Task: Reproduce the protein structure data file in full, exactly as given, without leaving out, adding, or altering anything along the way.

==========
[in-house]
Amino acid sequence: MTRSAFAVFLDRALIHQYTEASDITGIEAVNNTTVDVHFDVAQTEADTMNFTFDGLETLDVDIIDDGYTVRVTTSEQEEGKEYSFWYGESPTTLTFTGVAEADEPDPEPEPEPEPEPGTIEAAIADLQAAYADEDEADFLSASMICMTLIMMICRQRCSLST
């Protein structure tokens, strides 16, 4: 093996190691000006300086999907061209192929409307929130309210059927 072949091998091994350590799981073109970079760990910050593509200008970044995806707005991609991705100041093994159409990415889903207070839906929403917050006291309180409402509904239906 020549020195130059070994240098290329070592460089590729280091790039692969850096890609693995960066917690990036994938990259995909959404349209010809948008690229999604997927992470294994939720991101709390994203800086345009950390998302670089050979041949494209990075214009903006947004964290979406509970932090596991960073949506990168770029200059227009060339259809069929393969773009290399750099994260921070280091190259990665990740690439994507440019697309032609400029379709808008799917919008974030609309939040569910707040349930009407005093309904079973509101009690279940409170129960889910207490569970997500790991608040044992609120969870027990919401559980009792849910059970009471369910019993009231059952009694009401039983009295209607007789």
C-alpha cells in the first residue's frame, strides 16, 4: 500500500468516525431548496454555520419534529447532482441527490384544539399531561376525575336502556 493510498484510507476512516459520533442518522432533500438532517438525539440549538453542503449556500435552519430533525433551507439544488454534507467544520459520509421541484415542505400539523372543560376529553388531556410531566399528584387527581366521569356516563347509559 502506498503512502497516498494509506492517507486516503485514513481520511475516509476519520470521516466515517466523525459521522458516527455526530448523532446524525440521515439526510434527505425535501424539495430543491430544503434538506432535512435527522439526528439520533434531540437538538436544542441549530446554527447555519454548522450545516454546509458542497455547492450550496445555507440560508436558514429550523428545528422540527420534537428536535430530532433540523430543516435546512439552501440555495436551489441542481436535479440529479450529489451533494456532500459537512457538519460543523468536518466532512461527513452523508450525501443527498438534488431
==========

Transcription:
[in-house]
Amino acid sequence: MTRSAFAVFLDRALIHQYTEASDITGIEAVNNTTVDVHFDVAQTEADTMNFTFDGLETLDVDIIDDGYTVRVTTSEQEEGKEYSFWYGESPTTLTFTGVAEADEPDPEPEPEPEPEPGTIEAAIADLQAAYADEDEADFLSASMICMTLIMMICRQRCSLST
């Protein structure tokens, strides 16, 4: 093996190691000006300086999907061209192929409307929130309210059927 072949091998091994350590799981073109970079760990910050593509200008970044995806707005991609991705100041093994159409990415889903207070839906929403917050006291309180409402509904239906 020549020195130059070994240098290329070592460089590729280091790039692969850096890609693995960066917690990036994938990259995909959404349209010809948008690229999604997927992470294994939720991101709390994203800086345009950390998302670089050979041949494209990075214009903006947004964290979406509970932090596991960073949506990168770029200059227009060339259809069929393969773009290399750099994260921070280091190259990665990740690439994507440019697309032609400029379709808008799917919008974030609309939040569910707040349930009407005093309904079973509101009690279940409170129960889910207490569970997500790991608040044992609120969870027990919401559980009792849910059970009471369910019993009231059952009694009401039983009295209607007789």
C-alpha cells in the first residue's frame, strides 16, 4: 500500500468516525431548496454555520419534529447532482441527490384544539399531561376525575336502556 493510498484510507476512516459520533442518522432533500438532517438525539440549538453542503449556500435552519430533525433551507439544488454534507467544520459520509421541484415542505400539523372543560376529553388531556410531566399528584387527581366521569356516563347509559 502506498503512502497516498494509506492517507486516503485514513481520511475516509476519520470521516466515517466523525459521522458516527455526530448523532446524525440521515439526510434527505425535501424539495430543491430544503434538506432535512435527522439526528439520533434531540437538538436544542441549530446554527447555519454548522450545516454546509458542497455547492450550496445555507440560508436558514429550523428545528422540527420534537428536535430530532433540523430543516435546512439552501440555495436551489441542481436535479440529479450529489451533494456532500459537512457538519460543523468536518466532512461527513452523508450525501443527498438534488431